Euro football games linked to 2000 Scottish Covid cases

Two-thirds of Euro-tagged cases from June 11-28 involved Scotland fans who travelled to London for clash against England.

Euro football games linked to 2000 Scottish Covid cases SNS Group
Thousands of Scotland fans travelled to London for Euro 2020 clash against England.

Almost 2000 Scottish Covid cases have been linked to football fans watching Euro 2020 matches, according to Public Health Scotland (PHS) data.

New figures show 1991 Scottish residents who later had a laboratory-confirmed Covid-19 diagnosis were in their transmission period while at competition gatherings between June 11 and 28.

Nearly two-thirds of Euro-tagged cases – or 1294 people – reported travelling to London for Scotland’s Auld Enemy clash with England, including 397 fans who attended the match at Wembley.

The stadium only had 25% capacity and the Tartan Army were not able to access the traditional Trafalgar Square meeting place as it had been reserved as a fan zone for key workers.

But thousands of Scotland fans travelled regardless despite warnings they should not go unless they had a match ticket or a safe place to watch the game.

The PHS analysis also revealed that nearly three quarters, or 1470 cases, associated with watching Euro 2020 matches involved people aged between 20 and 39-years-old.

Nine out of every ten cases were male.

Cases were tagged if fans attended either a Euro 2020 organised event, such as a match at Hampden or Wembley, the fanzone at Glasgow Green, or an informal gathering, such as a pub or house party, to watch a match.

Attendance at hospitality venues was the most frequently reported tag, representing 34% of all tags.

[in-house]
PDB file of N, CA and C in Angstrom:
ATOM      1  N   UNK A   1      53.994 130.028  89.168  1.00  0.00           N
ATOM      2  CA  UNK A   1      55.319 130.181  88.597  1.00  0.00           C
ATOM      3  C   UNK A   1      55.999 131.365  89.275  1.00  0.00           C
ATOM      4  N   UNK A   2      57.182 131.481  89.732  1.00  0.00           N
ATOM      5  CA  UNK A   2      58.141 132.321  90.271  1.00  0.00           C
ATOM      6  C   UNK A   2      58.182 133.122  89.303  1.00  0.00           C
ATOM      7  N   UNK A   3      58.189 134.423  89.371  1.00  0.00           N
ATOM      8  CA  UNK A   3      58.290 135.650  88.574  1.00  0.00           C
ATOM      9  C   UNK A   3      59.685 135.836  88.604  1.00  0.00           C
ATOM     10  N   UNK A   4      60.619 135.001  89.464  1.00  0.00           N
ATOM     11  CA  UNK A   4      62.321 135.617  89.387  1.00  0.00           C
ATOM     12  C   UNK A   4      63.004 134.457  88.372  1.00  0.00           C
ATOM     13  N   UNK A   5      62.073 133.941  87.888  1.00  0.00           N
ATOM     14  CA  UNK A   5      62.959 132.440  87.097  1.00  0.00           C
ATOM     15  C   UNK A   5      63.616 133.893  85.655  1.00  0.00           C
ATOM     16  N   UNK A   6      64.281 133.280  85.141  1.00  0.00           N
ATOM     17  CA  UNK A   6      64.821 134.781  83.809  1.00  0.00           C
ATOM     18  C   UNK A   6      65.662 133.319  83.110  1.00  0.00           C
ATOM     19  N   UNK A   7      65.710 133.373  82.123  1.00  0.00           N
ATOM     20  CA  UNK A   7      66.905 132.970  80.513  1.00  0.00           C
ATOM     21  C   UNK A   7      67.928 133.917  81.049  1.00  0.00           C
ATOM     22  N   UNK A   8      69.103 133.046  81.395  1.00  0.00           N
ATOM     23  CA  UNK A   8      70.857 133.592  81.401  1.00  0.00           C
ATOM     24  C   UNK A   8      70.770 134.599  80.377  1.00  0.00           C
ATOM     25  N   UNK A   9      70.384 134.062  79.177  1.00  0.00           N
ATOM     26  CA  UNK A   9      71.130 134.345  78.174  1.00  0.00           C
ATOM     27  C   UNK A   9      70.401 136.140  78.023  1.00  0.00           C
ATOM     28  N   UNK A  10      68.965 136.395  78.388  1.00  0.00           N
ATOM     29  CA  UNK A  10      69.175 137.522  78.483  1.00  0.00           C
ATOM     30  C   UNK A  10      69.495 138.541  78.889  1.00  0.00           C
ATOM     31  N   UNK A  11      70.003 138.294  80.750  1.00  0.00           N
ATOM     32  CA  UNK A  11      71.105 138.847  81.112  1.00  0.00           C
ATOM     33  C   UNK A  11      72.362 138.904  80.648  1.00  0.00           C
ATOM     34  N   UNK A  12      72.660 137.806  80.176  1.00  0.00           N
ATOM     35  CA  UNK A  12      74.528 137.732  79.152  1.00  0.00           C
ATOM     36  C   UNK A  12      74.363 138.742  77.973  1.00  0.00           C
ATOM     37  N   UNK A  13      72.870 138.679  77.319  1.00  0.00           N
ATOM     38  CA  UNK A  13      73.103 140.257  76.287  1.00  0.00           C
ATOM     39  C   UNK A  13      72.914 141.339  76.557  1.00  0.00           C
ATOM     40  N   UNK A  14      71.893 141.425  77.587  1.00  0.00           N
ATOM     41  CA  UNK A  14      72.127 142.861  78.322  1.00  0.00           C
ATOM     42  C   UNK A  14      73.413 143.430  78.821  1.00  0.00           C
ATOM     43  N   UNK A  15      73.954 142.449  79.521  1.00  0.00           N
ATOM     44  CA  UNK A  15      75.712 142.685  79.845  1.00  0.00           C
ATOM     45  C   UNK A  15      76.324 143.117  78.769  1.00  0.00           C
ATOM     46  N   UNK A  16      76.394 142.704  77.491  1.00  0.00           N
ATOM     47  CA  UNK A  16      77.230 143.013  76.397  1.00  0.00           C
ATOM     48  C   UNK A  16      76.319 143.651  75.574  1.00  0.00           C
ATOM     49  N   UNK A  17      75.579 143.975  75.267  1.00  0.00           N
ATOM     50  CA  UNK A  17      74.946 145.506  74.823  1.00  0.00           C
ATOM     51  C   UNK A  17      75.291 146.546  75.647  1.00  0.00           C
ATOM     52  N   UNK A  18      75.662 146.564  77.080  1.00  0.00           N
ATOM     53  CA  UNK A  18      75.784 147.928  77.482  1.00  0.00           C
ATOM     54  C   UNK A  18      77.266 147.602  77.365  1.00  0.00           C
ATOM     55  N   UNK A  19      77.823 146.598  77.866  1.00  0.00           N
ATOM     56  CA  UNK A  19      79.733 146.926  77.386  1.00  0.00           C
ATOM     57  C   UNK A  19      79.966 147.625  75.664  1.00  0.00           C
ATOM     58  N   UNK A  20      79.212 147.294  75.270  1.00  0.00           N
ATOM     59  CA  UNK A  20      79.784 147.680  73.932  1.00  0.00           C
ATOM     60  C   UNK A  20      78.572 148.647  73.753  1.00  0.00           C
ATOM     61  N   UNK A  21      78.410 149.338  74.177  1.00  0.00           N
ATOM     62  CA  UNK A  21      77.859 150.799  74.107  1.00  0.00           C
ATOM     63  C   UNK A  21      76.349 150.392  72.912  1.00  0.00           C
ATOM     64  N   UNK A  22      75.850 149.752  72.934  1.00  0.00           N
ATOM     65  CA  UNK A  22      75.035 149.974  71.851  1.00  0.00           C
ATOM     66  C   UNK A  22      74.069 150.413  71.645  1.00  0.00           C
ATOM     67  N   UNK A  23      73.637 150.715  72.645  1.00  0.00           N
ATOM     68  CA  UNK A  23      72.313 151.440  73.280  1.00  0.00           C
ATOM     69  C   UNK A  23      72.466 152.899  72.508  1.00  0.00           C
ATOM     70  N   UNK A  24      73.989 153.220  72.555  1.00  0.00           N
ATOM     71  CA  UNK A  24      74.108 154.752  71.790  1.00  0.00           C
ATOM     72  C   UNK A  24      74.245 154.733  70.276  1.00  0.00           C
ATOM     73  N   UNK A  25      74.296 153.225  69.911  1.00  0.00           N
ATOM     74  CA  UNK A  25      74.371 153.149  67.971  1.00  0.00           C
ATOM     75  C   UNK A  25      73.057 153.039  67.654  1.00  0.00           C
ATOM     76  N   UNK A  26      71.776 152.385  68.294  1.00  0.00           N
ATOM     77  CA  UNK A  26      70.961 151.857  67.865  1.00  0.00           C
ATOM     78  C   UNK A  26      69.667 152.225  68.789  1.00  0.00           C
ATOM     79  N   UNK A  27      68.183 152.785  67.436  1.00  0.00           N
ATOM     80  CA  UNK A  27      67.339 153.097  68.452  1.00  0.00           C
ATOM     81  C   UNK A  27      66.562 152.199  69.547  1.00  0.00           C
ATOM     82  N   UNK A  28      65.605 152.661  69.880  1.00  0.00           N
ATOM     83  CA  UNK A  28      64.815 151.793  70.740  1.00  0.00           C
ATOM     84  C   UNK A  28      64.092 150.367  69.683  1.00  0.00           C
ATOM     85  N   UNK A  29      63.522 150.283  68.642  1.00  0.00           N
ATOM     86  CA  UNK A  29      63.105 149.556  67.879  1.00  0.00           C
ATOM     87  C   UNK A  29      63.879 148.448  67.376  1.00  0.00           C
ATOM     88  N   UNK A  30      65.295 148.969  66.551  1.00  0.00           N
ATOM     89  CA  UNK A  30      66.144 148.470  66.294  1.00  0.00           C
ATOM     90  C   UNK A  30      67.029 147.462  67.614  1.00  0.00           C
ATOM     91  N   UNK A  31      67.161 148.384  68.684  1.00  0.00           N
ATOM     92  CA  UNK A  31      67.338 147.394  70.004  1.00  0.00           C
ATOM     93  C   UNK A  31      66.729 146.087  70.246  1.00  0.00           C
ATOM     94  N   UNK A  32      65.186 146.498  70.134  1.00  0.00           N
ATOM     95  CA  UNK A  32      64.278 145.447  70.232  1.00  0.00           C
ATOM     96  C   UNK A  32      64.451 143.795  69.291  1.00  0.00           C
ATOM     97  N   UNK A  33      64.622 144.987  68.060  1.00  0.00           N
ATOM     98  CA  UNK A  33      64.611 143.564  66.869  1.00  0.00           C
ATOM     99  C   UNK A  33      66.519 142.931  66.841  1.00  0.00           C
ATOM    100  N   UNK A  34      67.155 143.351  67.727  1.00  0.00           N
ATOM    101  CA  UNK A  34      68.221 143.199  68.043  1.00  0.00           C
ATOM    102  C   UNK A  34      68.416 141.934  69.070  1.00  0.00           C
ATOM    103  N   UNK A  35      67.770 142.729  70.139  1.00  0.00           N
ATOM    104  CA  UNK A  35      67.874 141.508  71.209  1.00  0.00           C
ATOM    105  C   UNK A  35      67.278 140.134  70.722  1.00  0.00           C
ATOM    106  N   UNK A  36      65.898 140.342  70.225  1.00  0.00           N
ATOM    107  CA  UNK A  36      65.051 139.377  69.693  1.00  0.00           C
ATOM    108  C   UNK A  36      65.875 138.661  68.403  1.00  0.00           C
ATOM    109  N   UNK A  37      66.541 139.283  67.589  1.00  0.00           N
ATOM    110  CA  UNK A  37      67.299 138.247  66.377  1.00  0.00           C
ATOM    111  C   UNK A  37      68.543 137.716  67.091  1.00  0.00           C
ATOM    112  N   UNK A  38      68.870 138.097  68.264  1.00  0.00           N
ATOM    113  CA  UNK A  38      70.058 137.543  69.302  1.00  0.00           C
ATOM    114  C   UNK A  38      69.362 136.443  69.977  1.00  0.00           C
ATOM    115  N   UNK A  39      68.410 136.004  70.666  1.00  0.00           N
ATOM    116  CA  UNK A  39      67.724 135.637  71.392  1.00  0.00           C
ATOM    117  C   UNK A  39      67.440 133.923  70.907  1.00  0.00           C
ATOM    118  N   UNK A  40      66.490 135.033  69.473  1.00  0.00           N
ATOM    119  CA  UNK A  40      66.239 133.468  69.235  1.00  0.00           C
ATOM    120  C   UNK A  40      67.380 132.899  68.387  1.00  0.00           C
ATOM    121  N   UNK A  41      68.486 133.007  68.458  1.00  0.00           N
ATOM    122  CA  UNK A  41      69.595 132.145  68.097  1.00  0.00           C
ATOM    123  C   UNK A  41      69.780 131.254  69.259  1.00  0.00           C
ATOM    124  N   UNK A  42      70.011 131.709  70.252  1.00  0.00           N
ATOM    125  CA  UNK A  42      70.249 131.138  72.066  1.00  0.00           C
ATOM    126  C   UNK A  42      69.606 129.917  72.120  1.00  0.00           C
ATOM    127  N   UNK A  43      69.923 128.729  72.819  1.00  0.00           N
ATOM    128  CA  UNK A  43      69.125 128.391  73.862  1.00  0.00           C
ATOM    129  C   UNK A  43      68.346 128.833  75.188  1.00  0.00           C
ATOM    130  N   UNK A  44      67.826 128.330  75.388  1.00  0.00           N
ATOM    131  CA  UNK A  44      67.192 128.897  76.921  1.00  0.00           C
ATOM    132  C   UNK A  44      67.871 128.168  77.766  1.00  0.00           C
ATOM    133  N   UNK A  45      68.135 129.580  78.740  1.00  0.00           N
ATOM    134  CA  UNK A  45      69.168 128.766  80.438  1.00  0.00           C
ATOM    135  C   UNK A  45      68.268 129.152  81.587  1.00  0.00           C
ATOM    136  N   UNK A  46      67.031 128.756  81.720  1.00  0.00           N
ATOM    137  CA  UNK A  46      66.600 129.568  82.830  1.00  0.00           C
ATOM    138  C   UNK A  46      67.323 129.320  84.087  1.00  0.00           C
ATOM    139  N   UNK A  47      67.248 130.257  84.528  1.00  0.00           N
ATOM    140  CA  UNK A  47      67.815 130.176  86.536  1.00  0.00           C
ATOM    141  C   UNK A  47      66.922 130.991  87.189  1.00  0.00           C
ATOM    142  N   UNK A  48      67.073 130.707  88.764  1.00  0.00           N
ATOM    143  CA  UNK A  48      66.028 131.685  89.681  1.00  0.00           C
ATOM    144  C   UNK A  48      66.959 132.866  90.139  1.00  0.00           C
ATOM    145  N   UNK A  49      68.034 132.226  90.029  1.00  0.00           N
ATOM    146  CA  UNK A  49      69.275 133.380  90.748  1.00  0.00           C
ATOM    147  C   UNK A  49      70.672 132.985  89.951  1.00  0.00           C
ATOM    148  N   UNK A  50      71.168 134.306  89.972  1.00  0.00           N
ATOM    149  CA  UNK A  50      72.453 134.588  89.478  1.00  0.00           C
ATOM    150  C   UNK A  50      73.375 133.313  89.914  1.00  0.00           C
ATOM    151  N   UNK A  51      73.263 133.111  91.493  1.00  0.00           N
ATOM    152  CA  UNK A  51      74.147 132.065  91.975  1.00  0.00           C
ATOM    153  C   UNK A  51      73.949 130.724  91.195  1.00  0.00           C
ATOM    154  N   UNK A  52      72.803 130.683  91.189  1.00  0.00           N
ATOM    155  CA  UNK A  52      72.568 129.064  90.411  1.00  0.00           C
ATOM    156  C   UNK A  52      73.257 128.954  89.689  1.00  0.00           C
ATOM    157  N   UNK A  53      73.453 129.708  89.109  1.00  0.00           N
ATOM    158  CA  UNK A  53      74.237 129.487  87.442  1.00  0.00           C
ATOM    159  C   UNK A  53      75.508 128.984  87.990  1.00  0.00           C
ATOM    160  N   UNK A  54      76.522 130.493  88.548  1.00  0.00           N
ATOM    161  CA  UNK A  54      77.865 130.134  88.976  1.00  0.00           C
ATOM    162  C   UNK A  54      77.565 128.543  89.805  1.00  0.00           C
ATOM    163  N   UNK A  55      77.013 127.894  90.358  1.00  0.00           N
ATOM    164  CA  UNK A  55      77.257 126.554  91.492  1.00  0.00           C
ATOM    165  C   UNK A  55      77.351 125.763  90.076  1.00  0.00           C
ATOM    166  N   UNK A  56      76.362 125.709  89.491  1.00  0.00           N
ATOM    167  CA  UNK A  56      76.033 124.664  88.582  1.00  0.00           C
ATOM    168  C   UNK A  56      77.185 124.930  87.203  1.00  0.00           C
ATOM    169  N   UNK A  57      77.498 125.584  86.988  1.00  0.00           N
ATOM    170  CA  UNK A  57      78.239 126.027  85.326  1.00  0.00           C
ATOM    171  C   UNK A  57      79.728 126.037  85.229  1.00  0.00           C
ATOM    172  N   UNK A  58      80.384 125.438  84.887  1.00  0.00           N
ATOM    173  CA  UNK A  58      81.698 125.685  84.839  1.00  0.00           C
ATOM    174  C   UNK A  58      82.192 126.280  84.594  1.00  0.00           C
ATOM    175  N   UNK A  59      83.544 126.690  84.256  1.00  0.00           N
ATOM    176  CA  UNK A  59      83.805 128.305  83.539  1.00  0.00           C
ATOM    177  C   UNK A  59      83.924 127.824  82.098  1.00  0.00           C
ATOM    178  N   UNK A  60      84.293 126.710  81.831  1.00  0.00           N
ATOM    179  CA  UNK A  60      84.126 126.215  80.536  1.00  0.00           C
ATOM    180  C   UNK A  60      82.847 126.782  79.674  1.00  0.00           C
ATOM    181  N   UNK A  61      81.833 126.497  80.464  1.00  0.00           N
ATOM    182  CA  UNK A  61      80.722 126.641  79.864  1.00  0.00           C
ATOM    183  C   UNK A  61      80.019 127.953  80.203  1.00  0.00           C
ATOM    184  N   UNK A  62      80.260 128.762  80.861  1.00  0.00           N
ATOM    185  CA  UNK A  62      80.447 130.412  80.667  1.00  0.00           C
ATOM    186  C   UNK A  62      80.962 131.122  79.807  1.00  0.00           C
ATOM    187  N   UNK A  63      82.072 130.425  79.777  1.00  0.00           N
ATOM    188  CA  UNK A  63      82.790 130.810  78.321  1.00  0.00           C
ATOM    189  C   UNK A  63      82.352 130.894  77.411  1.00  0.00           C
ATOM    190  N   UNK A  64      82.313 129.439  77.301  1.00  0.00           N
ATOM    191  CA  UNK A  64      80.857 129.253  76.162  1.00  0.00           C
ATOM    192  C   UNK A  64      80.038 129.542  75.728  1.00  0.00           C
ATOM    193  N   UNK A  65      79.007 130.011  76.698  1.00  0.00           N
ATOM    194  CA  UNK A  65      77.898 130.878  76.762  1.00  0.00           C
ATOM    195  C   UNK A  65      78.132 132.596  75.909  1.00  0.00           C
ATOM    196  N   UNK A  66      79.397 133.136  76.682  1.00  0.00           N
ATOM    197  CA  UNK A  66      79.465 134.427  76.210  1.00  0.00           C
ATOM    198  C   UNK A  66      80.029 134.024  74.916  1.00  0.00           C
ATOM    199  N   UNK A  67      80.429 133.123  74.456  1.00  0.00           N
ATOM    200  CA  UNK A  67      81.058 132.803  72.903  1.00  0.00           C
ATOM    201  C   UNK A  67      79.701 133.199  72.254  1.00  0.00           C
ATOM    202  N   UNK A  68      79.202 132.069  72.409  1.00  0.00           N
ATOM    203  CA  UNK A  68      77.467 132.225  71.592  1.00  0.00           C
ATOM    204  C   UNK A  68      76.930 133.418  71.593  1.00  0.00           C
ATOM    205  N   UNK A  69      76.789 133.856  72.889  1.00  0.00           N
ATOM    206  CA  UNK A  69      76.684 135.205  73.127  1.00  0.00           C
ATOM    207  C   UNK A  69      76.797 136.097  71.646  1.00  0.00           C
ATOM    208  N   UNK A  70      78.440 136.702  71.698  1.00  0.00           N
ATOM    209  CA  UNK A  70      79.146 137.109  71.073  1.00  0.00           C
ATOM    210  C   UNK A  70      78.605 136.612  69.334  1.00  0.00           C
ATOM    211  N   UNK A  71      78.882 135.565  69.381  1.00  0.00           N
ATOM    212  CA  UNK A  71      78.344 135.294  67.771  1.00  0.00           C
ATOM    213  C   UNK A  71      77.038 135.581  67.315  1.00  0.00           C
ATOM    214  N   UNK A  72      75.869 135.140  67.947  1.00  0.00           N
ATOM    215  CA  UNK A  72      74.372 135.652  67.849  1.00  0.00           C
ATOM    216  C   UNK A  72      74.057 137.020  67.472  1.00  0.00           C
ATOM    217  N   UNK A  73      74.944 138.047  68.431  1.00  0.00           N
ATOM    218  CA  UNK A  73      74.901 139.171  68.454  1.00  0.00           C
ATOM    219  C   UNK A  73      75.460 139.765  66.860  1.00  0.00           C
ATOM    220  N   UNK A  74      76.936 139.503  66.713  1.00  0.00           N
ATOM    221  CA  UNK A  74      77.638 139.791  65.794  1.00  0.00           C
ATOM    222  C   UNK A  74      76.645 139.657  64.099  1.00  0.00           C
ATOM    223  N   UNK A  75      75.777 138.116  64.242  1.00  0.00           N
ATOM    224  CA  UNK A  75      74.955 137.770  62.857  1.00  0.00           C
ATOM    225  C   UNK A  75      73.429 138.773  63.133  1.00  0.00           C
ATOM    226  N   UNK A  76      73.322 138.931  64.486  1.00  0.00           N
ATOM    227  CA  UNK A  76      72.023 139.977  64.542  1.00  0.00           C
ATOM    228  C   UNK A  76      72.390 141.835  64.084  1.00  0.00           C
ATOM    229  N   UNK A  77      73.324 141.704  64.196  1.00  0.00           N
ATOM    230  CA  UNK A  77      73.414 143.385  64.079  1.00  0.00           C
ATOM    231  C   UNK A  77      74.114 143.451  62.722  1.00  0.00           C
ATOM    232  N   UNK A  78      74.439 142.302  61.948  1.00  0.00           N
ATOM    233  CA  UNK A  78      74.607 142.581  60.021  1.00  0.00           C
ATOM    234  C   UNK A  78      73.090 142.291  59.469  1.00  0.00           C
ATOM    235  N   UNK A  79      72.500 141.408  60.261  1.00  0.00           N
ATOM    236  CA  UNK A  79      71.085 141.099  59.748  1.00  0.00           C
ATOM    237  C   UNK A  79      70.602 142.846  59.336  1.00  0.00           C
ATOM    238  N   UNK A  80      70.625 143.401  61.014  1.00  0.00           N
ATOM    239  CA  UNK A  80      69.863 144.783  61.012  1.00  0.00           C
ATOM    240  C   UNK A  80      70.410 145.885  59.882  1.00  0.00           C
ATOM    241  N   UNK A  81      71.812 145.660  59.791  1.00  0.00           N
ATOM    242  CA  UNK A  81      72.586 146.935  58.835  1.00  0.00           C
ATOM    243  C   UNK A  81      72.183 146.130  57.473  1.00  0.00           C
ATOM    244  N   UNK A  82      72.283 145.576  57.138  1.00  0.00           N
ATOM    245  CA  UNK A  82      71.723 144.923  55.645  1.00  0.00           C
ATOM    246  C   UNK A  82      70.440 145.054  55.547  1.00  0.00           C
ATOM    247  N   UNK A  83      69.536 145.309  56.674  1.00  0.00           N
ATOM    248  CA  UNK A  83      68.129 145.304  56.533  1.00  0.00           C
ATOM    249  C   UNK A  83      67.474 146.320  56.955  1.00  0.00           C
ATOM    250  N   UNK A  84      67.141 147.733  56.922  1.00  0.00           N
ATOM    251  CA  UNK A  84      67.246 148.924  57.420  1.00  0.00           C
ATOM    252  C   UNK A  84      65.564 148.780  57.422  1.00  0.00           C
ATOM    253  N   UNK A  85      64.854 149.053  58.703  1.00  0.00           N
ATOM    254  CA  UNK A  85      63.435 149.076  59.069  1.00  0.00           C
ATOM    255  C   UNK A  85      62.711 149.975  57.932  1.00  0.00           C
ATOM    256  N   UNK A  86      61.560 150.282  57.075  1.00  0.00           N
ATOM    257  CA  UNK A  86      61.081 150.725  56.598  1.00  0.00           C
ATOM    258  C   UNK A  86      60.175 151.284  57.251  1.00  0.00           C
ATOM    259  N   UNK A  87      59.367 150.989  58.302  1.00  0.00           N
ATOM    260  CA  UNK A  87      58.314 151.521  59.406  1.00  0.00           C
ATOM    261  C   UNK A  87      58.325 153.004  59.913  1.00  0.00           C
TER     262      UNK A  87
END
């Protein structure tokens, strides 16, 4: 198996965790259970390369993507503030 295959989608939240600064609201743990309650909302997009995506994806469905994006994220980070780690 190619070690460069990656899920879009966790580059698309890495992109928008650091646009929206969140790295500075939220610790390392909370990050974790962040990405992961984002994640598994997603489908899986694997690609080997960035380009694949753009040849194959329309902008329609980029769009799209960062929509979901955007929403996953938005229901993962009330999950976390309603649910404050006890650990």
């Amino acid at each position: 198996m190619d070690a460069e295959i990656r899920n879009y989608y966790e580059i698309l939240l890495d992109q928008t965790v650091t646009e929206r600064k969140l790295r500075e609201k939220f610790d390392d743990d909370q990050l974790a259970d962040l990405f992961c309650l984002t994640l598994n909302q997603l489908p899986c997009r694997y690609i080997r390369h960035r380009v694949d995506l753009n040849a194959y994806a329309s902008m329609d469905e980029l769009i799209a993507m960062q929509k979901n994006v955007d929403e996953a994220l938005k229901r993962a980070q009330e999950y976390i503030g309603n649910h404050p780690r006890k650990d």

A relatively small number of cases in Scotland reported attending the fan zone (55 tags) and the two home matches at Hampden against Croatia (38 tags) and Czech Republic (37 tags).

The PHS report said: “PHS is working with Test and Protect and NHS boards to ensure that all public health actions are taken in the close contacts of these Euro 2020 cases as part of the 32,539 cases that were reported to the Test and Protect case management system during this period.”

Scottish Conservative Shadow Health Secretary Annie Wells MSP, said the figures were “concerning”.

She said: “While it was understandable fans were keen to enjoy the first appearance of a Scotland men’s team at a major tournament in over two decades, it is clear that greater precautions could have been taken. 

“The wider public will be angry that those who ultimately broke many restrictions by travelling down south could mean our progress in fighting the virus is hampered. 

“However, there was a failure from the First Minister and other SNP Ministers to deliver clear and consistent messaging over the public health risks associated with travelling to watch football. 

“They are now trying to spin a positive picture that they were on top of this situation which simply wasn’t the case. It is critical that SNP ministers ensure that every resource is given to Test and Protect to stop any further spread of the virus and give us the best chance of easing restrictions in the coming weeks.”

First Minister Nicola Sturgeon was asked on Tuesday about fans who travelled to London to watch Scotland play in the Euro 2020 tournament, and whether the Government had taken a “softly, softly” approach to this.

She said: “We haven’t taken a softly, softly approach.

“We were very explicit in saying to fans who didn’t have tickets for Wembley not to travel.”

The First Minister was also asked about why cases had spread so rapidly in Scottish cities compared to other parts of the UK.

She said that in previous waves of the virus, Scotland had been “behind and below” the curve but it was now “slightly ahead and above”.

Aside from temporary events like football matches, this is partly down to lower levels of antibodies in the Scottish population due to lower cases earlier in the pandemic, she said.